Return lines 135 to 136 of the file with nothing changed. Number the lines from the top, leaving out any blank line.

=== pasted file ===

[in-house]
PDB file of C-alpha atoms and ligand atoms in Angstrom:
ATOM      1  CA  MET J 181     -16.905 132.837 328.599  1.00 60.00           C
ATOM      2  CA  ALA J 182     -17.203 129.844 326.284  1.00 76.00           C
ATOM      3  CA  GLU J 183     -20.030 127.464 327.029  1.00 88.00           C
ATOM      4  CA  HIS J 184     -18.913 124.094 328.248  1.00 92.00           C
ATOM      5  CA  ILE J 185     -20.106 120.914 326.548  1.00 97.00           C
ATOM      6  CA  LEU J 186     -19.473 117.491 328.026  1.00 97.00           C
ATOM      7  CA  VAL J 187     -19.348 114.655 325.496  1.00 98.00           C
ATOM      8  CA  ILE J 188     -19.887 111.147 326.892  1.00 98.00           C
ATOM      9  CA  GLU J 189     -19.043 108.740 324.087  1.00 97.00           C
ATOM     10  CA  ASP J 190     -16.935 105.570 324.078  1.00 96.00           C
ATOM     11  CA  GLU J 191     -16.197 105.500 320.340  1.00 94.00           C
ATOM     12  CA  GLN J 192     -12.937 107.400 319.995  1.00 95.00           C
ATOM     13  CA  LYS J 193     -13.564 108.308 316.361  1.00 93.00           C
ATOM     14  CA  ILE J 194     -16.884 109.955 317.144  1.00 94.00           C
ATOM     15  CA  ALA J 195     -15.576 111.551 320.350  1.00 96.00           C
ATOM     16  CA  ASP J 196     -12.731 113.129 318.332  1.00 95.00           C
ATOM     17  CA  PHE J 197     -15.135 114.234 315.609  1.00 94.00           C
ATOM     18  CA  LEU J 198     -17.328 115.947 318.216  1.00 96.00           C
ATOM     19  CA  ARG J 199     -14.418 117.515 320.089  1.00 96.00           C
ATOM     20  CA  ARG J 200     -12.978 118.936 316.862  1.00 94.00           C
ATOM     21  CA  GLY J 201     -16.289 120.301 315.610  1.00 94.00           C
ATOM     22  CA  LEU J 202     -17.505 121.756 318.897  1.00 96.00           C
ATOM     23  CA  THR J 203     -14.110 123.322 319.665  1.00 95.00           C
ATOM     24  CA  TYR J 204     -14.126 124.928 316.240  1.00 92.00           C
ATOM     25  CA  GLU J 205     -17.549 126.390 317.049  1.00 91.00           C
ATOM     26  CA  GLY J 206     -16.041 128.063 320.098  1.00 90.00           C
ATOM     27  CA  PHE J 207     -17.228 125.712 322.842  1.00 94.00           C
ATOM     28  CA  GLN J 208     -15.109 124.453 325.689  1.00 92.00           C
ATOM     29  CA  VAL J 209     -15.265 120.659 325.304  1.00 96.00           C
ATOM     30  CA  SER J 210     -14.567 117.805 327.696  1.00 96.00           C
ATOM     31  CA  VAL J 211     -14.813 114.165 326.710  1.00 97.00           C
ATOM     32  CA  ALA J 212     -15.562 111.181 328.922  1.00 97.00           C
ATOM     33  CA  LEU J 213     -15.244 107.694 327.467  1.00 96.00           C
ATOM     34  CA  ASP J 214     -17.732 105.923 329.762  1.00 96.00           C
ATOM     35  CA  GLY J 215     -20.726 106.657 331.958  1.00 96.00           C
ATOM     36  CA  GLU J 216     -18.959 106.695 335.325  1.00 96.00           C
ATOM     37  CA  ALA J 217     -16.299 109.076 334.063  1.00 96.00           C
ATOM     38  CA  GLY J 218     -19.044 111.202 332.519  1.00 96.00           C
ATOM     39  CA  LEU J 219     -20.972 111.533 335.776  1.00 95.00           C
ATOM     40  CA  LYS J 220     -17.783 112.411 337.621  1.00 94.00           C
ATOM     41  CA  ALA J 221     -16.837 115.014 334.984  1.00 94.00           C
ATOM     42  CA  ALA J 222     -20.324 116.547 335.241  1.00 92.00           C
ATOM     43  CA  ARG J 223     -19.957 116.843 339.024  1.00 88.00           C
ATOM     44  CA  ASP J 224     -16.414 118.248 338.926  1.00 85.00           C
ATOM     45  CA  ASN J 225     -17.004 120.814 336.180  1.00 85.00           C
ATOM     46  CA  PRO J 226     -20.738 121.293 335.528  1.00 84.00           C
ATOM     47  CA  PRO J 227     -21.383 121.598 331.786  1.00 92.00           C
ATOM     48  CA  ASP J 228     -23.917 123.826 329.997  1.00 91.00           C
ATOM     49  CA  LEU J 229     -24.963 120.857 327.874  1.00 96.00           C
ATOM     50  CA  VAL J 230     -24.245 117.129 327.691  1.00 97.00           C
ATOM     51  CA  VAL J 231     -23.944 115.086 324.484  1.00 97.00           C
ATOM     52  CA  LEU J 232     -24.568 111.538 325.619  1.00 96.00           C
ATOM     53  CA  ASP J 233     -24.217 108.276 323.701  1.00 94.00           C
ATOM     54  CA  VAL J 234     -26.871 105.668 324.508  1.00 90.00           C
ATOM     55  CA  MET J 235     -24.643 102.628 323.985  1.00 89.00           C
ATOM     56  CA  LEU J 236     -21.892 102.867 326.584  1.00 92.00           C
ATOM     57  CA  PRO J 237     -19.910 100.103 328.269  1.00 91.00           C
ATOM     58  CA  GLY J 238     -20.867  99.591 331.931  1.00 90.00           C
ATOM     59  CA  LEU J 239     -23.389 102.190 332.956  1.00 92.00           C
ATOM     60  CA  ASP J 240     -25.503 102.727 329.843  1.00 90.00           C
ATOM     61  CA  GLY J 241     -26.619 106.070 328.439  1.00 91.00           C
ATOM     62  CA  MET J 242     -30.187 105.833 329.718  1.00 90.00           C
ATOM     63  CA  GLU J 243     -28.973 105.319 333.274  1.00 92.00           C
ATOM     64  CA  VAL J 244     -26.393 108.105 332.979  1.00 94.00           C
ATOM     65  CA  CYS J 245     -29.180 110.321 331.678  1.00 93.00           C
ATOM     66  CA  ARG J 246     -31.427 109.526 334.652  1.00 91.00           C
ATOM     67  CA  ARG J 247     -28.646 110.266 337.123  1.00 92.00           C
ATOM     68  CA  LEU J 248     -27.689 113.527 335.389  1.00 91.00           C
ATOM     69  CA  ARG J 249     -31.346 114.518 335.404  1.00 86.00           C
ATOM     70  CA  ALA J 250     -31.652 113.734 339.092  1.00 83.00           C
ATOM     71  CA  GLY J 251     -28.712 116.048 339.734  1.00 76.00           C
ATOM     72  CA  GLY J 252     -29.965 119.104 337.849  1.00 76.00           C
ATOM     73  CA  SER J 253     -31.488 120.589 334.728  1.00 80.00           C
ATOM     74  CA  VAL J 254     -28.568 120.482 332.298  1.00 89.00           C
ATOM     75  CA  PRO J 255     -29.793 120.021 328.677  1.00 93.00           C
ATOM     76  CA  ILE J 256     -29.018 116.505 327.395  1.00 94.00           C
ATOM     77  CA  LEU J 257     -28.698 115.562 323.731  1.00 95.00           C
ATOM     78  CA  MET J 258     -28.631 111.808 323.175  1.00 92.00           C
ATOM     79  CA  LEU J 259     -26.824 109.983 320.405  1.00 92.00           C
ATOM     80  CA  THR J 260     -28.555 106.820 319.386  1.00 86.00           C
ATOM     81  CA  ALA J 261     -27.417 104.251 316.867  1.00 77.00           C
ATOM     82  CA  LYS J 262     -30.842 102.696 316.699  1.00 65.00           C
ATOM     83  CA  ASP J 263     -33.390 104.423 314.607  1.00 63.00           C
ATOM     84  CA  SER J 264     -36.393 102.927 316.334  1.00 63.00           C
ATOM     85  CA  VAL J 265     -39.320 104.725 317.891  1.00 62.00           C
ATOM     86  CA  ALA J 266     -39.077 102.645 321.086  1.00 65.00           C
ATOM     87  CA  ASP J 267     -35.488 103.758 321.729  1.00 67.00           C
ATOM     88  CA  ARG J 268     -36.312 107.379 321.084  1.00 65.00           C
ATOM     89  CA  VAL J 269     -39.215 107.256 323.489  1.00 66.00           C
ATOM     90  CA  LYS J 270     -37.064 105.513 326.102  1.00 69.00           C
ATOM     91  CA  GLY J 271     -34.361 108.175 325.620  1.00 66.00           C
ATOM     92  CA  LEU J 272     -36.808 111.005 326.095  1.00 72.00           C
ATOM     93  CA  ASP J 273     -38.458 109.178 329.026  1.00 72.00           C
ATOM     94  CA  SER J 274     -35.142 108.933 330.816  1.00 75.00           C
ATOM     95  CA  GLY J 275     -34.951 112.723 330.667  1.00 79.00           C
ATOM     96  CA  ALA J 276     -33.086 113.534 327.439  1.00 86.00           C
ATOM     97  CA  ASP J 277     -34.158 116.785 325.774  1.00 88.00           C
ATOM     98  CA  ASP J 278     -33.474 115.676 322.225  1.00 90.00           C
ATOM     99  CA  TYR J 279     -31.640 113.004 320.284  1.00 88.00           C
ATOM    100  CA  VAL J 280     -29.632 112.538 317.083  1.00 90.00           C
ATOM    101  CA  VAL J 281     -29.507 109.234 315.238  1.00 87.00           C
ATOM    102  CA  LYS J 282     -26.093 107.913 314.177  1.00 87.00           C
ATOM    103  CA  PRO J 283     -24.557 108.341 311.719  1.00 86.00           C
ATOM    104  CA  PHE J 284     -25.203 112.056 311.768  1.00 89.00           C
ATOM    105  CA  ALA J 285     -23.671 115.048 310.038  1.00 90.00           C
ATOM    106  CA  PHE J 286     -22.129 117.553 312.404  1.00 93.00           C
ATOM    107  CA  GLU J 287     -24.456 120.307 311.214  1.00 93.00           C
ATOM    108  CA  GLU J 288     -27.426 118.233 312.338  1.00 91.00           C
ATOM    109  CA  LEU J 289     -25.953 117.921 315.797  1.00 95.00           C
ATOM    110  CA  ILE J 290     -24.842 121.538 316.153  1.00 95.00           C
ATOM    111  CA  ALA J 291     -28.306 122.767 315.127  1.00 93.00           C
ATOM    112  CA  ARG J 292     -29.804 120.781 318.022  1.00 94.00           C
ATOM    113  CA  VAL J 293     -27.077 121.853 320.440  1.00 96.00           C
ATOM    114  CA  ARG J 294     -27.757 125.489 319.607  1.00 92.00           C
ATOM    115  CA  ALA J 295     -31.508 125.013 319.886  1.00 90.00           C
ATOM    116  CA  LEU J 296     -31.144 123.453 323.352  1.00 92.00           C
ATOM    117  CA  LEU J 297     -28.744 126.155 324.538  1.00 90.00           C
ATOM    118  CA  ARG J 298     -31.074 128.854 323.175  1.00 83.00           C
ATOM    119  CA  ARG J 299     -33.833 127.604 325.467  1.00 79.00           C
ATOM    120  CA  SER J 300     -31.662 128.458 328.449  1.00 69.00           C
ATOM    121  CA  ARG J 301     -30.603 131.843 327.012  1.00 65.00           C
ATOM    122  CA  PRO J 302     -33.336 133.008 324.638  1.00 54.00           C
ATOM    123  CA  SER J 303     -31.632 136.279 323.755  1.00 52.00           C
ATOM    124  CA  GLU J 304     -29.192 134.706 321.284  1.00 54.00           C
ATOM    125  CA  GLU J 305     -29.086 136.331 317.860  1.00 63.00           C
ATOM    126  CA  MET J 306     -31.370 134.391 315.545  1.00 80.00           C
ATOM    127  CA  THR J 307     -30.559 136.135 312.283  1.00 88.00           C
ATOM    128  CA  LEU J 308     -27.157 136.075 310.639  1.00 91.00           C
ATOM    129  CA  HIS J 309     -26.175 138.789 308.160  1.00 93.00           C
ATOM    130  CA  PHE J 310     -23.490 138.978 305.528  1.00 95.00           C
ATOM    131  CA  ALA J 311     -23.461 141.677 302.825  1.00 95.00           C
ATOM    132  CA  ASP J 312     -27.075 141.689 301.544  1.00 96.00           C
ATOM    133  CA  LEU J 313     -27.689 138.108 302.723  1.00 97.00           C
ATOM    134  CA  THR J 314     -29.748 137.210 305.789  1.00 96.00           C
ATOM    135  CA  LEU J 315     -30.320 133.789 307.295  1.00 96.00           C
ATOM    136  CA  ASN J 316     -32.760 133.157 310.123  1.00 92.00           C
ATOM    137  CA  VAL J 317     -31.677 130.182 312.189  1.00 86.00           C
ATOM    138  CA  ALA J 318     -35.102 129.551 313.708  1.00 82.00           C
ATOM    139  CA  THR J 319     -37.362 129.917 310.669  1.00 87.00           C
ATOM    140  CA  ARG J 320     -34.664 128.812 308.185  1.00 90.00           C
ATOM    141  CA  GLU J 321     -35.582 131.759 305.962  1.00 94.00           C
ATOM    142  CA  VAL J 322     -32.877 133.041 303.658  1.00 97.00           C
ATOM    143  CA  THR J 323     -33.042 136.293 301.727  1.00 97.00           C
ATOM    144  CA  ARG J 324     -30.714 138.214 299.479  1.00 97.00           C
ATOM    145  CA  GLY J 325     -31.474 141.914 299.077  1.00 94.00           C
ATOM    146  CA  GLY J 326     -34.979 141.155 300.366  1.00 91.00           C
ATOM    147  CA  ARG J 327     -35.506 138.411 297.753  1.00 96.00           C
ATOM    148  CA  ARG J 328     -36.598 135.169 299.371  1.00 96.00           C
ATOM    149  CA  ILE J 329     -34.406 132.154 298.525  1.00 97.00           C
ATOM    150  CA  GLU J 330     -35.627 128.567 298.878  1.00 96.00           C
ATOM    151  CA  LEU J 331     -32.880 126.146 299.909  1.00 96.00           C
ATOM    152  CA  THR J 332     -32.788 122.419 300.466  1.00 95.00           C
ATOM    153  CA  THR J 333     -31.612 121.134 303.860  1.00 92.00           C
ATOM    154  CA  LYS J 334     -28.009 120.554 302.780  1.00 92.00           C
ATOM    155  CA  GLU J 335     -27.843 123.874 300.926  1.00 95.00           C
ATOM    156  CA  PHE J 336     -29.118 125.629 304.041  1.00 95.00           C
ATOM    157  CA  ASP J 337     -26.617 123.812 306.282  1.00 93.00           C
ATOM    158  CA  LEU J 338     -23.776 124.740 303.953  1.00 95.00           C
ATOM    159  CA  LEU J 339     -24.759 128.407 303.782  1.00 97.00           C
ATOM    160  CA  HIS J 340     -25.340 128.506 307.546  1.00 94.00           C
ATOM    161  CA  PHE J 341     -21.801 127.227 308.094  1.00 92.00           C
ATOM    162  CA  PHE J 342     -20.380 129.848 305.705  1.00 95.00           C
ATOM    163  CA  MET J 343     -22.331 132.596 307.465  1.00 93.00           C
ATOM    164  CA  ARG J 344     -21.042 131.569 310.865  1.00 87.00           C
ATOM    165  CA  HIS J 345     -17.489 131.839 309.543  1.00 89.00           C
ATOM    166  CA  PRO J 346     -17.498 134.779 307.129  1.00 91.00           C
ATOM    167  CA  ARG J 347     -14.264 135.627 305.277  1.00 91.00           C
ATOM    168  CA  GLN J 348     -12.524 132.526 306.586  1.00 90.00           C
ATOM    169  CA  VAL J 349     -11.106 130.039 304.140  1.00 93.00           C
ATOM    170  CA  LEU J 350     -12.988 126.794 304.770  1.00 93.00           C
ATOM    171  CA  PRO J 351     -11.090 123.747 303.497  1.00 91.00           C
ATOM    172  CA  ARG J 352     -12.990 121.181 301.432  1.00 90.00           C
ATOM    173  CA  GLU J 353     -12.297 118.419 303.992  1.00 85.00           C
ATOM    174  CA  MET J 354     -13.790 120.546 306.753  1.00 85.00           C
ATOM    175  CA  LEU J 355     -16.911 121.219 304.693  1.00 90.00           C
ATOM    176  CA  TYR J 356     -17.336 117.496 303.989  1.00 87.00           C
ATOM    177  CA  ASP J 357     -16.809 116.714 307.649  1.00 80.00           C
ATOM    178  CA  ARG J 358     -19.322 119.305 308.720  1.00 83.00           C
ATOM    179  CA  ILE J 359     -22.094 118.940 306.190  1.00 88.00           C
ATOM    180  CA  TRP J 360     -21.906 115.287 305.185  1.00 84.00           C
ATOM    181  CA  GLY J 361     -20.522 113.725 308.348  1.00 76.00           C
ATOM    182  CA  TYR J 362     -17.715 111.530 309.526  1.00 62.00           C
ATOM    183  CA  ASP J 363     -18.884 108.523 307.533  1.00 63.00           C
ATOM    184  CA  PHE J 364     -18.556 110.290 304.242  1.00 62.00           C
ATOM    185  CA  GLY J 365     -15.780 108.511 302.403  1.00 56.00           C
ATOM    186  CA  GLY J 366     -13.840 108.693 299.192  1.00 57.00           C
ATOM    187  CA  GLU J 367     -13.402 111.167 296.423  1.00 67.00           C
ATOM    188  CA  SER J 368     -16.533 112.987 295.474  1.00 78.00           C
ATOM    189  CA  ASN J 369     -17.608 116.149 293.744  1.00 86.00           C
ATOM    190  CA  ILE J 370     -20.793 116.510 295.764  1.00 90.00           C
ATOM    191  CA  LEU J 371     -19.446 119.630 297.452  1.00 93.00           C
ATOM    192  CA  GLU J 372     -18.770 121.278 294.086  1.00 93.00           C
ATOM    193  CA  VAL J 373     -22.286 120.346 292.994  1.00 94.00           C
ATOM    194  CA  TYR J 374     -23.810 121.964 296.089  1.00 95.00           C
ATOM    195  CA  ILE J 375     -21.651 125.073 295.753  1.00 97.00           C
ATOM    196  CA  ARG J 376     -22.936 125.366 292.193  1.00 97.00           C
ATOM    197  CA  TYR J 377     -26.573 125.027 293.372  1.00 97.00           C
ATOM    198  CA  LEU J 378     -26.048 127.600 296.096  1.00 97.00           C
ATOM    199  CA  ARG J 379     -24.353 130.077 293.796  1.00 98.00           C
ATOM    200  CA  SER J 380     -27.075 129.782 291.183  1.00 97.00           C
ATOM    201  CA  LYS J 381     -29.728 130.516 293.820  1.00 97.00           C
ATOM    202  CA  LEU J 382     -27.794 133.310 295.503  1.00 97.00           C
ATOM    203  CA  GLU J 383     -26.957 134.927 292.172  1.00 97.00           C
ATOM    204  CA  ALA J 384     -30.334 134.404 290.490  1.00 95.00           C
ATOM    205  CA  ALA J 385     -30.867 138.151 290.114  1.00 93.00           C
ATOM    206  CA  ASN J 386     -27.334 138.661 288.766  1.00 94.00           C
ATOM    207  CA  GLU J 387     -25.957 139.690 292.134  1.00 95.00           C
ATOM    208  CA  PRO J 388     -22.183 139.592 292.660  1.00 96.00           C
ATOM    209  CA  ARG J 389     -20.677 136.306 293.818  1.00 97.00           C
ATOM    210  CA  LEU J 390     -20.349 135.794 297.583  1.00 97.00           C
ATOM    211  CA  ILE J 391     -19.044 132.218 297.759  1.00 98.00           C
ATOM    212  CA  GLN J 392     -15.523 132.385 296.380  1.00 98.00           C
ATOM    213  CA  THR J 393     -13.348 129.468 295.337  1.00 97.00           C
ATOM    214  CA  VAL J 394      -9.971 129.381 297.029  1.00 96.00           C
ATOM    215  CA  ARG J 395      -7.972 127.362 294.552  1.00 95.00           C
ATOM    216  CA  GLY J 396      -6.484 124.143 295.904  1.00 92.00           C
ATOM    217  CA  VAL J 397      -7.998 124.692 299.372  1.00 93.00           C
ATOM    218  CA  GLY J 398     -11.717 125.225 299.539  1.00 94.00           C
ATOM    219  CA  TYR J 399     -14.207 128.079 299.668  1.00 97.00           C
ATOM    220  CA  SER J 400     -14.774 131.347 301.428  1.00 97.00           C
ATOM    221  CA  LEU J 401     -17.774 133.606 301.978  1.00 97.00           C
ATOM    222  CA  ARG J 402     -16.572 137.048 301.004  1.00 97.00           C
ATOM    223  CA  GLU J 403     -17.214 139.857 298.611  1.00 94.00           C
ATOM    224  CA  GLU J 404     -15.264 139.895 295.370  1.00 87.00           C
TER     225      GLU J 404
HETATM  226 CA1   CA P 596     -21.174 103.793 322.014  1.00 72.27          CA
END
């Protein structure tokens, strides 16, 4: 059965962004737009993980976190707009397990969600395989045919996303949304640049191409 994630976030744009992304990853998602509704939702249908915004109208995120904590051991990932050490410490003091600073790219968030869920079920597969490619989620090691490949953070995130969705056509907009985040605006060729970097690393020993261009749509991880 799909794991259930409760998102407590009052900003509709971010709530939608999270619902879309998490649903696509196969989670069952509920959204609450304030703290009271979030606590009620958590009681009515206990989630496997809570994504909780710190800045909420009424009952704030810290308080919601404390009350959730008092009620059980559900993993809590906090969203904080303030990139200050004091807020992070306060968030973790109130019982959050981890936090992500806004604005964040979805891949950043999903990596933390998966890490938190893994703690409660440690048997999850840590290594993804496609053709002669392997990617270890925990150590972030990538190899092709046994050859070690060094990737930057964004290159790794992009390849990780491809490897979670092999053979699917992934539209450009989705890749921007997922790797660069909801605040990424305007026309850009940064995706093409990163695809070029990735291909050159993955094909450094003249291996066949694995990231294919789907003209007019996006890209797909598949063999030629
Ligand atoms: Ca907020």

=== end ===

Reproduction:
ATOM    133  CA  LEU J 313     -27.689 138.108 302.723  1.00 97.00           C
ATOM    134  CA  THR J 314     -29.748 137.210 305.789  1.00 96.00           C